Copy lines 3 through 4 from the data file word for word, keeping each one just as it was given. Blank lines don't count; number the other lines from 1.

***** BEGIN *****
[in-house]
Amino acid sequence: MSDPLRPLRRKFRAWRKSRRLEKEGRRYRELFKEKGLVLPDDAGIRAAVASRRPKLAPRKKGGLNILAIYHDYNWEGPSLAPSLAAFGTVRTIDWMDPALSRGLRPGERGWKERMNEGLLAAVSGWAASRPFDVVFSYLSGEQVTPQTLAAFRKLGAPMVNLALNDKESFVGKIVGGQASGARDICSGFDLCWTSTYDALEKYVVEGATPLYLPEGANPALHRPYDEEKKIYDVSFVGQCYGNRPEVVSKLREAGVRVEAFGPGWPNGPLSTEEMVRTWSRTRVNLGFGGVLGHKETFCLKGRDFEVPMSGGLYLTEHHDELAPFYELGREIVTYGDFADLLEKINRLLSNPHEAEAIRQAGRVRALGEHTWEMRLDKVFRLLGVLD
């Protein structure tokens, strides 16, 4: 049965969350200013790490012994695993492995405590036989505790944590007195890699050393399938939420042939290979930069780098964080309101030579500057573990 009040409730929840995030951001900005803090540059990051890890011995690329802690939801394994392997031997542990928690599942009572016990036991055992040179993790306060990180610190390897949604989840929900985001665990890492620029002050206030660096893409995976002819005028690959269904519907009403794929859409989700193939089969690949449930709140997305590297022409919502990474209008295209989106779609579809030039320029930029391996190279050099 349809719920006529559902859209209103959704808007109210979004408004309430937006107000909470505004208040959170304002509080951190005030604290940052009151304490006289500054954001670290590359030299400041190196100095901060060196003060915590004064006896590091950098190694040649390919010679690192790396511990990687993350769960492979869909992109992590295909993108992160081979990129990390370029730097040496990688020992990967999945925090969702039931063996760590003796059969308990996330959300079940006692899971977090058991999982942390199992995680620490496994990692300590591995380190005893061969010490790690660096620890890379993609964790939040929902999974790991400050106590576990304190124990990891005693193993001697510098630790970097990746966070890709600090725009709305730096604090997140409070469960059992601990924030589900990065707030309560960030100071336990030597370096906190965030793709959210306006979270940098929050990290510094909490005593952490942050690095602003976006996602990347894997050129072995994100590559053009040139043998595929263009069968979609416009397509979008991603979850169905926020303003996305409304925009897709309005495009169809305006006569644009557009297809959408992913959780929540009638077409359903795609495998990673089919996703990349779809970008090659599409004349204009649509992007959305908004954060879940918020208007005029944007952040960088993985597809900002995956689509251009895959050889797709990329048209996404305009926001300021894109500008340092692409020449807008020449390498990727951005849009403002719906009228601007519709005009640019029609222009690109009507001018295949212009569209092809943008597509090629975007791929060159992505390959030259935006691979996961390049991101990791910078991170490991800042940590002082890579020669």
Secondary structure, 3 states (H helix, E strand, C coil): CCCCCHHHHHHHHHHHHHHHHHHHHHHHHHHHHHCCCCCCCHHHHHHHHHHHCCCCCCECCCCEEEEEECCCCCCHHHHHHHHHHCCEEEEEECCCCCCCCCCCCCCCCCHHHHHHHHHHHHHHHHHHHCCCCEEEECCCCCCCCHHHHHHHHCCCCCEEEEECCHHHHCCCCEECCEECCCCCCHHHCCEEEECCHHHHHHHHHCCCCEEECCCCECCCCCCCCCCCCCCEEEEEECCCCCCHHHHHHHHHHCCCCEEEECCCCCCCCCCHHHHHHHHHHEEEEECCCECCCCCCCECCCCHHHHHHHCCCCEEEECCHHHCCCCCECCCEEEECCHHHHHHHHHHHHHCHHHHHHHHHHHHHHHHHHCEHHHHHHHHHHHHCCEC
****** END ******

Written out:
């Protein structure tokens, strides 16, 4: 049965969350200013790490012994695993492995405590036989505790944590007195890699050393399938939420042939290979930069780098964080309101030579500057573990 009040409730929840995030951001900005803090540059990051890890011995690329802690939801394994392997031997542990928690599942009572016990036991055992040179993790306060990180610190390897949604989840929900985001665990890492620029002050206030660096893409995976002819005028690959269904519907009403794929859409989700193939089969690949449930709140997305590297022409919502990474209008295209989106779609579809030039320029930029391996190279050099 349809719920006529559902859209209103959704808007109210979004408004309430937006107000909470505004208040959170304002509080951190005030604290940052009151304490006289500054954001670290590359030299400041190196100095901060060196003060915590004064006896590091950098190694040649390919010679690192790396511990990687993350769960492979869909992109992590295909993108992160081979990129990390370029730097040496990688020992990967999945925090969702039931063996760590003796059969308990996330959300079940006692899971977090058991999982942390199992995680620490496994990692300590591995380190005893061969010490790690660096620890890379993609964790939040929902999974790991400050106590576990304190124990990891005693193993001697510098630790970097990746966070890709600090725009709305730096604090997140409070469960059992601990924030589900990065707030309560960030100071336990030597370096906190965030793709959210306006979270940098929050990290510094909490005593952490942050690095602003976006996602990347894997050129072995994100590559053009040139043998595929263009069968979609416009397509979008991603979850169905926020303003996305409304925009897709309005495009169809305006006569644009557009297809959408992913959780929540009638077409359903795609495998990673089919996703990349779809970008090659599409004349204009649509992007959305908004954060879940918020208007005029944007952040960088993985597809900002995956689509251009895959050889797709990329048209996404305009926001300021894109500008340092692409020449807008020449390498990727951005849009403002719906009228601007519709005009640019029609222009690109009507001018295949212009569209092809943008597509090629975007791929060159992505390959030259935006691979996961390049991101990791910078991170490991800042940590002082890579020669």
Secondary structure, 3 states (H helix, E strand, C coil): CCCCCHHHHHHHHHHHHHHHHHHHHHHHHHHHHHCCCCCCCHHHHHHHHHHHCCCCCCECCCCEEEEEECCCCCCHHHHHHHHHHCCEEEEEECCCCCCCCCCCCCCCCCHHHHHHHHHHHHHHHHHHHCCCCEEEECCCCCCCCHHHHHHHHCCCCCEEEEECCHHHHCCCCEECCEECCCCCCHHHCCEEEECCHHHHHHHHHCCCCEEECCCCECCCCCCCCCCCCCCEEEEEECCCCCCHHHHHHHHHHCCCCEEEECCCCCCCCCCHHHHHHHHHHEEEEECCCECCCCCCCECCCCHHHHHHHCCCCEEEECCHHHCCCCCECCCEEEECCHHHHHHHHHHHHHCHHHHHHHHHHHHHHHHHHCEHHHHHHHHHHHHCCEC